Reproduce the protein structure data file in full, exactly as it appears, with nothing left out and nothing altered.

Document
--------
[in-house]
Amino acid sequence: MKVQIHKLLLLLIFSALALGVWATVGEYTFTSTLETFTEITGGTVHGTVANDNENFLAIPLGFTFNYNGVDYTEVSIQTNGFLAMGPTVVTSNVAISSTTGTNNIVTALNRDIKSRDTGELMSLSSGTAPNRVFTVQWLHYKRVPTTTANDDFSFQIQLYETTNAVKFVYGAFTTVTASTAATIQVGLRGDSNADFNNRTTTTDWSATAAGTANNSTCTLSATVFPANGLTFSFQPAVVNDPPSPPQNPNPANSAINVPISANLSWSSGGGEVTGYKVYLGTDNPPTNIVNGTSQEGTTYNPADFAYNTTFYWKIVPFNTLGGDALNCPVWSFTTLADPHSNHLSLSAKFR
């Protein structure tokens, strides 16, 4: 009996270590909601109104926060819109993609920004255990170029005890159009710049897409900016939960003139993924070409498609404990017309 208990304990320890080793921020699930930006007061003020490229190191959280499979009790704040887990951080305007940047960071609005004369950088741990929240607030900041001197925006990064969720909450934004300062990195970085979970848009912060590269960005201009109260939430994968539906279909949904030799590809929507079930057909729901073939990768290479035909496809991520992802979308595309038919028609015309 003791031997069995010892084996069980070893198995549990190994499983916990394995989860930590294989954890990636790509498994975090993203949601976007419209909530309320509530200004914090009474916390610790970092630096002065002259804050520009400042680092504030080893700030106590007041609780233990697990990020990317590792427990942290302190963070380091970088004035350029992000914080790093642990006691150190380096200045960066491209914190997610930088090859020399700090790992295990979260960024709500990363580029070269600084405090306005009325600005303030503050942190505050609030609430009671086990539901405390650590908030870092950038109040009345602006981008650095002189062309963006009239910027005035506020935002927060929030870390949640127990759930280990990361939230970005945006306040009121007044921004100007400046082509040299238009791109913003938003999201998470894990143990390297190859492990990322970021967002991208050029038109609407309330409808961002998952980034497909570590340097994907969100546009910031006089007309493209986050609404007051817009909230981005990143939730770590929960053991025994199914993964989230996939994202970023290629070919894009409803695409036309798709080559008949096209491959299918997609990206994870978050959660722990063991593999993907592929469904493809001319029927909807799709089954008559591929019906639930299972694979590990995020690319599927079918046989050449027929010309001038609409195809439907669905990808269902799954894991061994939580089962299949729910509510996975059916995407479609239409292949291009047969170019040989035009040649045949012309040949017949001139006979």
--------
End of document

[in-house]
Amino acid sequence: MKVQIHKLLLLLIFSALALGVWATVGEYTFTSTLETFTEITGGTVHGTVANDNENFLAIPLGFTFNYNGVDYTEVSIQTNGFLAMGPTVVTSNVAISSTTGTNNIVTALNRDIKSRDTGELMSLSSGTAPNRVFTVQWLHYKRVPTTTANDDFSFQIQLYETTNAVKFVYGAFTTVTASTAATIQVGLRGDSNADFNNRTTTTDWSATAAGTANNSTCTLSATVFPANGLTFSFQPAVVNDPPSPPQNPNPANSAINVPISANLSWSSGGGEVTGYKVYLGTDNPPTNIVNGTSQEGTTYNPADFAYNTTFYWKIVPFNTLGGDALNCPVWSFTTLADPHSNHLSLSAKFR
């Protein structure tokens, strides 16, 4: 009996270590909601109104926060819109993609920004255990170029005890159009710049897409900016939960003139993924070409498609404990017309 208990304990320890080793921020699930930006007061003020490229190191959280499979009790704040887990951080305007940047960071609005004369950088741990929240607030900041001197925006990064969720909450934004300062990195970085979970848009912060590269960005201009109260939430994968539906279909949904030799590809929507079930057909729901073939990768290479035909496809991520992802979308595309038919028609015309 003791031997069995010892084996069980070893198995549990190994499983916990394995989860930590294989954890990636790509498994975090993203949601976007419209909530309320509530200004914090009474916390610790970092630096002065002259804050520009400042680092504030080893700030106590007041609780233990697990990020990317590792427990942290302190963070380091970088004035350029992000914080790093642990006691150190380096200045960066491209914190997610930088090859020399700090790992295990979260960024709500990363580029070269600084405090306005009325600005303030503050942190505050609030609430009671086990539901405390650590908030870092950038109040009345602006981008650095002189062309963006009239910027005035506020935002927060929030870390949640127990759930280990990361939230970005945006306040009121007044921004100007400046082509040299238009791109913003938003999201998470894990143990390297190859492990990322970021967002991208050029038109609407309330409808961002998952980034497909570590340097994907969100546009910031006089007309493209986050609404007051817009909230981005990143939730770590929960053991025994199914993964989230996939994202970023290629070919894009409803695409036309798709080559008949096209491959299918997609990206994870978050959660722990063991593999993907592929469904493809001319029927909807799709089954008559591929019906639930299972694979590990995020690319599927079918046989050449027929010309001038609409195809439907669905990808269902799954894991061994939580089962299949729910509510996975059916995407479609239409292949291009047969170019040989035009040649045949012309040949017949001139006979």